The New Century School follows a classic Montessori structure and approach in its primary division for children ages 3 to 5 years old. For the 2017–2018 school year, Elizabeth Bowling, who is from Carroll County here in Maryland and lives there now with her husband and their three children, joined the primary Montessori team. Although new to the school, she was already well known to her current colleagues!
Journey to Montessori
Having now been in a Montessori classroom environment for the last 14 years, she began her present career as an assistant at Bethesda Montessori School. After assisting for 4 years, she decided to take the training herself. Her route to that decision, however, had some twists and turns along the way:
I was an education major in college initially, and then I changed my major to law and became a paralegal. But, in the back of my mind, I wondered if I had made a mistake. When I told a former high school teacher of mine, he said, ‘You’ll regret it, and you’re going to end up a teacher. You think that you want something more exciting now because you’re young. But you’ll end up a teacher.’ So I kind of always kept that in the back of my mind.
Although Mrs. Bowling did not set out to become a teacher, let alone a Montessori-certified one, once she started, she knew she had found her calling. “After I graduated from college and in the legal field, I was not really very happy. I just sort of looked around one day and thought, ‘What am I doing here?’ and wondered what would be a better fit for me,” she recounted. Still in her 20s, she felt it was an ideal time to explore options and happened to see a job opening for an assistant at a Montessori school. “I knew nothing about Montessori, but I thought, just to be in a school setting, let me see if I like that. I had the interview, and the head of school had a good feeling about me. So, even though I had no experience, I worked there for a couple of years.”
When asked to elaborate more on how and why she chose the path of Montessori with no prior familiarity with it, she explains that having only been inside a traditional classroom was actually a benefit. “Although I had some adjusting to do, coming in with a clean slate meant that I didn’t have any preconceived notions and was very open and very trainable that way.”
Although she enjoyed her colleagues and the administration, she went back into law for financial reasons but was soon once again miserable. She says, “I had hit some crossroads in life and knew I needed to change my course. That’s when I went back and I took the Montessori training.” She had been encouraged by her colleagues (as well as students who wanted their in-class lessons from her) to do so and had felt such a strong connection in the Montessori classroom that this next step felt right and natural to her.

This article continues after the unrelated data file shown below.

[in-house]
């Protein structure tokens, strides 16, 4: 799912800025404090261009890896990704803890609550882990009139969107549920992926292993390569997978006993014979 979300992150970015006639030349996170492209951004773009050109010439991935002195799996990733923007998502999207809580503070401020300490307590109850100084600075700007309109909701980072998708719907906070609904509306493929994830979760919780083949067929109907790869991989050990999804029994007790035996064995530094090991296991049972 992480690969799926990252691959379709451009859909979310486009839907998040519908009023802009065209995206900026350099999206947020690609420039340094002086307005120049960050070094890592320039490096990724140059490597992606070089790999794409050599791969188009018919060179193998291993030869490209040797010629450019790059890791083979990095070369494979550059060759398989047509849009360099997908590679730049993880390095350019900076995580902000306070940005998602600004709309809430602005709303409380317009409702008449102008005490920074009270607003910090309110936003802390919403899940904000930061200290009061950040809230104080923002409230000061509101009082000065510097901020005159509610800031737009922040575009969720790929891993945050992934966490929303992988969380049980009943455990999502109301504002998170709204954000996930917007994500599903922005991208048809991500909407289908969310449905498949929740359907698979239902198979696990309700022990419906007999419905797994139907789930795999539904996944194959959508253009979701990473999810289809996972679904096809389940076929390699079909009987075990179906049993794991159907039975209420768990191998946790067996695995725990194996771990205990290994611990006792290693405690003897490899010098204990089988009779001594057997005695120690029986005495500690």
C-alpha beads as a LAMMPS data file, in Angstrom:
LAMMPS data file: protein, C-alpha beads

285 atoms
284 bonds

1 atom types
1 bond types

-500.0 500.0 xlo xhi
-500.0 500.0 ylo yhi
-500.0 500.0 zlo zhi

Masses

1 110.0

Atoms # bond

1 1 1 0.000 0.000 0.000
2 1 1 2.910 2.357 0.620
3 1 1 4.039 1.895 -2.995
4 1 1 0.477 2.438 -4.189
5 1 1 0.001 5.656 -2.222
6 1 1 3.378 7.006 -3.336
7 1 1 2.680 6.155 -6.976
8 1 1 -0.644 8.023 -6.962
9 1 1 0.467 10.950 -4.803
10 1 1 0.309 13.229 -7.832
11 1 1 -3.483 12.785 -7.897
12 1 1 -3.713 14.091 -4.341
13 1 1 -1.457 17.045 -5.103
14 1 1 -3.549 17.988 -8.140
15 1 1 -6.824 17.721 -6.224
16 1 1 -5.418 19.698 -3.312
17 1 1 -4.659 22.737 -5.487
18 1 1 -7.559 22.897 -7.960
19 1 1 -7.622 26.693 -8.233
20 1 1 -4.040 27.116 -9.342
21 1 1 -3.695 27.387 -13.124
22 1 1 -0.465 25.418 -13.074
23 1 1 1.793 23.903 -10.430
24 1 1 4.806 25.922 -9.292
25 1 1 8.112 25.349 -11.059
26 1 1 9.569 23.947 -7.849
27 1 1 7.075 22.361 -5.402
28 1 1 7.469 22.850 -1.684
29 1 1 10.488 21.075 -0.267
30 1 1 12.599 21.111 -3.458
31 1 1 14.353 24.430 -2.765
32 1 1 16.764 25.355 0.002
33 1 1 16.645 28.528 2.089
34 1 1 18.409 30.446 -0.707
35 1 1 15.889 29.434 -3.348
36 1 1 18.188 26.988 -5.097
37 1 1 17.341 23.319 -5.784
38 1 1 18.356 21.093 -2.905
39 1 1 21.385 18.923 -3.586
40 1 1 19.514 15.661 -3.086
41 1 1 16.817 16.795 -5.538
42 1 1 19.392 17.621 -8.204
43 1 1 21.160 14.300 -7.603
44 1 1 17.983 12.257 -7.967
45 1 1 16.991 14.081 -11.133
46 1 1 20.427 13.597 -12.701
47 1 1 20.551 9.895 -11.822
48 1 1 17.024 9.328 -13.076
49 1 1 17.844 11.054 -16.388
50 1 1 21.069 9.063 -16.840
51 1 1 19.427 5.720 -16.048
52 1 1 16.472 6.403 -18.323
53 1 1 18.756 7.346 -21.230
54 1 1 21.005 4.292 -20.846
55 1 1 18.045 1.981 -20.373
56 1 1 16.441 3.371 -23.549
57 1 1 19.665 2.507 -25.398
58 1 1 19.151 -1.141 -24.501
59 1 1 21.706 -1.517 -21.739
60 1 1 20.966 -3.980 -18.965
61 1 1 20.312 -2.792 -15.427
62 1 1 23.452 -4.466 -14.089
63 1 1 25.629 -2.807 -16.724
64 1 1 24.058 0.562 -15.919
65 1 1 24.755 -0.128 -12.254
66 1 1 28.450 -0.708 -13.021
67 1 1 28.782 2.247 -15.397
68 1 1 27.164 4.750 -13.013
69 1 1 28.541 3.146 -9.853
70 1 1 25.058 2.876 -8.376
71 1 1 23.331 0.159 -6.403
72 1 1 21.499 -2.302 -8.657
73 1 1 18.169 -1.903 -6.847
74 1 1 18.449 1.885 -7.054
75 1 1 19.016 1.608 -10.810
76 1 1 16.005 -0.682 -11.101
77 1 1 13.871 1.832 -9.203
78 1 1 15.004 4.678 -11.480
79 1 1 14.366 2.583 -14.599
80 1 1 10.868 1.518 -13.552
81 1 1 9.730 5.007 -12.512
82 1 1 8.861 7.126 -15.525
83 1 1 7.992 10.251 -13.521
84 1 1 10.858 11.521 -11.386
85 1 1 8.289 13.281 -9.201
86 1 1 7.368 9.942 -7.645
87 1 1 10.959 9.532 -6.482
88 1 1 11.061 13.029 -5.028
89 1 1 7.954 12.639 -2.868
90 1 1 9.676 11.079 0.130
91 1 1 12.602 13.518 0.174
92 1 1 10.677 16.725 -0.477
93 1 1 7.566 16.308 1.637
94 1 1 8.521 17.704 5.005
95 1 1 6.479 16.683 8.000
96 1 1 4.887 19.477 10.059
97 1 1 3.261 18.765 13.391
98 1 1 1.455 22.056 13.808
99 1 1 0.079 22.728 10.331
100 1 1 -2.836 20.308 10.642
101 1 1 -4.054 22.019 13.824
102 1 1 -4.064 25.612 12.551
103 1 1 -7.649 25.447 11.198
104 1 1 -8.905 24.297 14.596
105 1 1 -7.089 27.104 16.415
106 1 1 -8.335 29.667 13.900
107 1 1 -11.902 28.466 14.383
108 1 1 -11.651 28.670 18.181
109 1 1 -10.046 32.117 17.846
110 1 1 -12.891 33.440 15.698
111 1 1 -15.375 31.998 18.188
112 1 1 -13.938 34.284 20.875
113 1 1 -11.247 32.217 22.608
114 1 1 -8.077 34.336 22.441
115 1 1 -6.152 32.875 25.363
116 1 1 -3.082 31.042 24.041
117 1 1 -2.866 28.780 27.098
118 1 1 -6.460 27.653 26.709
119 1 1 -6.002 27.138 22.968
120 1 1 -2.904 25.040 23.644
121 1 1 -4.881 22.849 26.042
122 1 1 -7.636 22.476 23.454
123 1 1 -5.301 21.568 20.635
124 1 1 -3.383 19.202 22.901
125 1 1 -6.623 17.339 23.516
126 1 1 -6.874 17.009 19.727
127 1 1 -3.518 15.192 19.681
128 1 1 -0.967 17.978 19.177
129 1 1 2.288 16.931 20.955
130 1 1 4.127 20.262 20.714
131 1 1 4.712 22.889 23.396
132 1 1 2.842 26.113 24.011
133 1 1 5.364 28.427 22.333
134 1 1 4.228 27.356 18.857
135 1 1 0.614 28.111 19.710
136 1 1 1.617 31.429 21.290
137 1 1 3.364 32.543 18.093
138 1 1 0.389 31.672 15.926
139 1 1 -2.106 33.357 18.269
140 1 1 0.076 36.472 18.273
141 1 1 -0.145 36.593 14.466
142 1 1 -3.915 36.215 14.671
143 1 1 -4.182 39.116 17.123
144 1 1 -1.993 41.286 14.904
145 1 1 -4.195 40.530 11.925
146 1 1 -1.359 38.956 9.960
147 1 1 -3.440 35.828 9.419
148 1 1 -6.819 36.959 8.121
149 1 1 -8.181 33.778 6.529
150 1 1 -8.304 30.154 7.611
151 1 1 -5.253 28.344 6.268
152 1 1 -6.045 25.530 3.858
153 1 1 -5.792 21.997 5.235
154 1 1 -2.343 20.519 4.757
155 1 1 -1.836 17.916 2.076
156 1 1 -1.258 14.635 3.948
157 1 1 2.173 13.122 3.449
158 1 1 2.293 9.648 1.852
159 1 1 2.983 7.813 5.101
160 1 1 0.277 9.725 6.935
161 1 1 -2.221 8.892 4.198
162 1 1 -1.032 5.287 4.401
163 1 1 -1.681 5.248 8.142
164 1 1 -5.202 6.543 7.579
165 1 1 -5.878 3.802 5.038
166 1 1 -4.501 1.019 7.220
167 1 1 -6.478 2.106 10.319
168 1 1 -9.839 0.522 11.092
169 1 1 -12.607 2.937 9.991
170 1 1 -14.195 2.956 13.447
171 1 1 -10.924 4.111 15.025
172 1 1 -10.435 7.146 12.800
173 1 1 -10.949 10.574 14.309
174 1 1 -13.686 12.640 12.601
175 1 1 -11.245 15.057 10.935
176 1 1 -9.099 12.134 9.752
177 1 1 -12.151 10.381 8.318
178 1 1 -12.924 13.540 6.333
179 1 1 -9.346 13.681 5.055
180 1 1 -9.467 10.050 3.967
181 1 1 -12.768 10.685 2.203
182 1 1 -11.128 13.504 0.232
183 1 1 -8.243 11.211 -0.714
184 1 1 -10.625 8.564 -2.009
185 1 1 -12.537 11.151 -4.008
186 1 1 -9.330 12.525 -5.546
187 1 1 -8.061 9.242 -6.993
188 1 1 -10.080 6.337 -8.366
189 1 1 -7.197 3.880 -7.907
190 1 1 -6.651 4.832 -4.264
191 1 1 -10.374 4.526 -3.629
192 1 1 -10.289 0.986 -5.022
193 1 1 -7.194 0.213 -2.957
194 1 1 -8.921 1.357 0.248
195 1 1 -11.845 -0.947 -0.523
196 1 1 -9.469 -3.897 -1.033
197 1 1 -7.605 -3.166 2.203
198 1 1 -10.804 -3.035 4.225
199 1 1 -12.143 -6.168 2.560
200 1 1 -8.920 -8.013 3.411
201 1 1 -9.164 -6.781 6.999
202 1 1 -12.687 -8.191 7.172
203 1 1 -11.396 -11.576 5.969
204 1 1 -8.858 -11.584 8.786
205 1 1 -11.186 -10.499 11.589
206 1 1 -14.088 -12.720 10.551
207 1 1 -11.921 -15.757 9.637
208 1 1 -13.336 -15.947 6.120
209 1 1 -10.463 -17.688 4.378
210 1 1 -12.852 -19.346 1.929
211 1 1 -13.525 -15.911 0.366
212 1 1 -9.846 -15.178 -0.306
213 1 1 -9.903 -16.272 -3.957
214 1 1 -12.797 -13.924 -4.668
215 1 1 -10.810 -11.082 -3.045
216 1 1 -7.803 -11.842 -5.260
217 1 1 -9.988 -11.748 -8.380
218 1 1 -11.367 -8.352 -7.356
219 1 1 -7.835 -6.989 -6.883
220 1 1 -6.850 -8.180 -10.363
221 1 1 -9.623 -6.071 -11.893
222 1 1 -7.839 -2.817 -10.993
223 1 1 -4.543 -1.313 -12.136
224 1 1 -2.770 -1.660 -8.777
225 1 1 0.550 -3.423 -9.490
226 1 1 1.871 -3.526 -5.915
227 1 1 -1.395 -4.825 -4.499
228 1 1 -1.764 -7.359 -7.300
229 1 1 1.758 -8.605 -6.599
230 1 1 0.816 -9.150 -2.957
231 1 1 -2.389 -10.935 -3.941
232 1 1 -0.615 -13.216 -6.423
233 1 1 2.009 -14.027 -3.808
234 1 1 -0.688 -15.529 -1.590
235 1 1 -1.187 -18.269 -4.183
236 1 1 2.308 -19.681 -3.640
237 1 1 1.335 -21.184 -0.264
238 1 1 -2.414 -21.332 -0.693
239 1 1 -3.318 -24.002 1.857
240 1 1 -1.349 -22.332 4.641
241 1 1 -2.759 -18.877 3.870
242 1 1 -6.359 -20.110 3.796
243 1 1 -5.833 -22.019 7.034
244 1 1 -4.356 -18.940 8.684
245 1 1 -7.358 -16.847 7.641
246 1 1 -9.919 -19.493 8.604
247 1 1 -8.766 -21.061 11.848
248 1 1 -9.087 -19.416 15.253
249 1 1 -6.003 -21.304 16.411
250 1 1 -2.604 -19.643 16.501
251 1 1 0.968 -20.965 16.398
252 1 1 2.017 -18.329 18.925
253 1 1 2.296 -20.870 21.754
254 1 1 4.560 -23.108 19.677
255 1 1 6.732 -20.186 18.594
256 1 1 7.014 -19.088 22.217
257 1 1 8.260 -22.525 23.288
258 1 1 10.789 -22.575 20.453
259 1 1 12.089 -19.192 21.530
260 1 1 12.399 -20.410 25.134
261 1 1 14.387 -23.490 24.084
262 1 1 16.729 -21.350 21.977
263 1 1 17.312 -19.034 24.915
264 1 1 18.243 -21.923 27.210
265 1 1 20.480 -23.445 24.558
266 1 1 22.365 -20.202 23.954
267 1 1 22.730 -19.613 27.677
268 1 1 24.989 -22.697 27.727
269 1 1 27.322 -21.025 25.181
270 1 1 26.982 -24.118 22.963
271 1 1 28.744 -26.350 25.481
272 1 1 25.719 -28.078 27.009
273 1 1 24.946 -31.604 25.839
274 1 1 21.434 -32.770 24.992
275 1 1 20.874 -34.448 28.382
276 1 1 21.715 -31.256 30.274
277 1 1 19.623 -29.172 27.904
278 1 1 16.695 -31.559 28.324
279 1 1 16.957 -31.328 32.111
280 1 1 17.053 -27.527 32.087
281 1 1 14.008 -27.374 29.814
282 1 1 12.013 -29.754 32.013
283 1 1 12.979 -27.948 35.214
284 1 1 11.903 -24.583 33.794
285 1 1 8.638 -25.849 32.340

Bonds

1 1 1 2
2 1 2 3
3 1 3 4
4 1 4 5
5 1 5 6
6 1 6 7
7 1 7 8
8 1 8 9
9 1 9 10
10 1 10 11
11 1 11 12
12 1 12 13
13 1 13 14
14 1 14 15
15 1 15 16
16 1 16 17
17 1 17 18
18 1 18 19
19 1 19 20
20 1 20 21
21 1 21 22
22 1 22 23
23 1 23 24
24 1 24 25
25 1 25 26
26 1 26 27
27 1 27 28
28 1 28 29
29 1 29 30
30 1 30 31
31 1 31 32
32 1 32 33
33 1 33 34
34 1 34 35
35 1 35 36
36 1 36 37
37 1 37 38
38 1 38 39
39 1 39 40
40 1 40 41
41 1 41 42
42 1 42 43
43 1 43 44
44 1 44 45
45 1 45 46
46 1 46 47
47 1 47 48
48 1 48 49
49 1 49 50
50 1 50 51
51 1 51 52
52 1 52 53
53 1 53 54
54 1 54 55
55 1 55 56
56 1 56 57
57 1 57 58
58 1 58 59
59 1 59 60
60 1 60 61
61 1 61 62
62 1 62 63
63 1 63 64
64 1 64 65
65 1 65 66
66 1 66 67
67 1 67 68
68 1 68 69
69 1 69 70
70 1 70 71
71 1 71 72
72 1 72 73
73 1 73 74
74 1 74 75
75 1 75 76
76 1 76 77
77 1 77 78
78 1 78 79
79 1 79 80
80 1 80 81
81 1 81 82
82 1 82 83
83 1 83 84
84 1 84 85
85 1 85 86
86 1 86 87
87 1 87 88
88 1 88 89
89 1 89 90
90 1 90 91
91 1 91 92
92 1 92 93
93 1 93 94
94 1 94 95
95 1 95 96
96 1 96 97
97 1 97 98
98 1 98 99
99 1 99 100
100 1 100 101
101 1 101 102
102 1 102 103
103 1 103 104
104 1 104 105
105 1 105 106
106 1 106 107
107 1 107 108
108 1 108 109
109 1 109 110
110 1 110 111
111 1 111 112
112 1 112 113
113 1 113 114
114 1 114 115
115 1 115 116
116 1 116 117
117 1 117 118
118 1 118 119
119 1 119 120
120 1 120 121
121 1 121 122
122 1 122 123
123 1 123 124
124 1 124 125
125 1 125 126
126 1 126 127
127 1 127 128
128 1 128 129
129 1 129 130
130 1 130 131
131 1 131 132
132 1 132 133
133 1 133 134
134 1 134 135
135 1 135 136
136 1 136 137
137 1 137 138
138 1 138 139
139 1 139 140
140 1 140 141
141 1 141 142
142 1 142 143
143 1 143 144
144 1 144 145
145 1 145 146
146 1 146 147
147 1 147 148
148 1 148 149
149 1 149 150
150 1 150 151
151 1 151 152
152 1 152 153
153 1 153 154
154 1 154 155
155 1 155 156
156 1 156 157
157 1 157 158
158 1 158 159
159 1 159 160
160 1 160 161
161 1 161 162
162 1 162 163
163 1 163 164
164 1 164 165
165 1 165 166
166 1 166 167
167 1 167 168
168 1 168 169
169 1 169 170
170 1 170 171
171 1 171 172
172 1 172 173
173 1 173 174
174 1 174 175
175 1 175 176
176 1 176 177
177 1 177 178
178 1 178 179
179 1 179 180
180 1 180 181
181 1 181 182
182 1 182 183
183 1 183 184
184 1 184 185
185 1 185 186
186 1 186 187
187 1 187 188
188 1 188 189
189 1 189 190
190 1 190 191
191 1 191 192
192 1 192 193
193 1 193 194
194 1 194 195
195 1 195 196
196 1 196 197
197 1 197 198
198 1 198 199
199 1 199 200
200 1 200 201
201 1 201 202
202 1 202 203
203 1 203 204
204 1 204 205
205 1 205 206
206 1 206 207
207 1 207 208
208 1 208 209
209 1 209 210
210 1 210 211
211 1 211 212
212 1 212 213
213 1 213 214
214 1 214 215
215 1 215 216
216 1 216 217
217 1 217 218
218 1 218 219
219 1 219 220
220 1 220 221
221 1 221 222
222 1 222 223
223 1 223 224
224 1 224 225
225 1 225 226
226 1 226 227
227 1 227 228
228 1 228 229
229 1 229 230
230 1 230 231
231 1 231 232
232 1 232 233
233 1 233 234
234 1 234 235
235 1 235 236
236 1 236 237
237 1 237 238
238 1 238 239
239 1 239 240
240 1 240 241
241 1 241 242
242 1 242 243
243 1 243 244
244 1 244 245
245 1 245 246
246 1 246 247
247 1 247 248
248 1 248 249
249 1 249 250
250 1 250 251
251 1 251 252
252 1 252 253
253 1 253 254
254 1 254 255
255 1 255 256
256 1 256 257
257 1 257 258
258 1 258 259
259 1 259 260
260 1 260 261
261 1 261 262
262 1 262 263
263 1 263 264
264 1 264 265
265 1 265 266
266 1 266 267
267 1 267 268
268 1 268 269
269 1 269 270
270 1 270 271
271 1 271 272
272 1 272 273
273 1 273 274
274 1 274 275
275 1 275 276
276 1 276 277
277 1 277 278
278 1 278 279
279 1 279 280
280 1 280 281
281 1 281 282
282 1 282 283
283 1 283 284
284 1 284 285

Once certified, she began teaching as classroom lead at what was then called the Montessori School in Lutherville, MD (and also where she completed her training) and is now known as Greenspring Montessori. She reports having a truly wonderful experience there and an amazing mentor, who has since retired from teaching. “She taught me everything that I know. I was her student teacher, and we were still extremely close and very good friends,” said Mrs. Bowling.
Welcome to TNCS!
In that reciprocity intrinsic to Montessori, Mrs. Bowling was later able to become a mentor in her own right. TNCS’s own Lisa Reynolds was once her assistant and mentee! Mrs. Bowling enjoys being back together and also with Ms. Mosby and the rest of the team. She feels they all work together incredibly harmoniously. (See TNCS Primary Workshop 2017 that demonstrates how each lead teacher on the Montessori team plays to her strength and contributes to a whole greater than the sum of its parts.)
Her current classroom here at TNCS comprises 19 3- and 4-year-olds. She is assisted by Yanely Pozo, who is in her first year as assistant and who Mrs. Bowling is thrilled to be working with and finds a “perfect match.” “Im really enjoying it here,” she said. “The administration is very kind and very supportive, so I feel very calm, joyful, and accepted here. I feel like what I bring to the table is is always considered and respected, which is lovely.”
And then there’s her established connection with the other teachers:
Ms. Mosby, Mrs. Reynolds, and I all worked together earlier on, so we already knew each other quite well. But it’s nice to kind of come full circle and be back together. And Yangyang is fantastic—extremely supportive and so kind—so it’s just so nice to feel like you can easily go to a colleague for an idea or to share work or whatever the case may be. We have that kind of support among us, which is really nice and not always the case. We powwow and brainstorm together, and that’s usually how we handle our division. At the primary workshop, for example, we worked out how to convey what we feel is important and what we feel that the parents should know and would be helpful to understand. I happen to like the work cycle, so explaining that was my part of my contribution. We just share the love.
She says of her students: “My children are precious. At this age, they are a work in progress, but they enjoy each other and they have a great amount of potential.” She says her classroom functions quite smoothly. “This a good fit for my personality and the things that I believe in,” she said.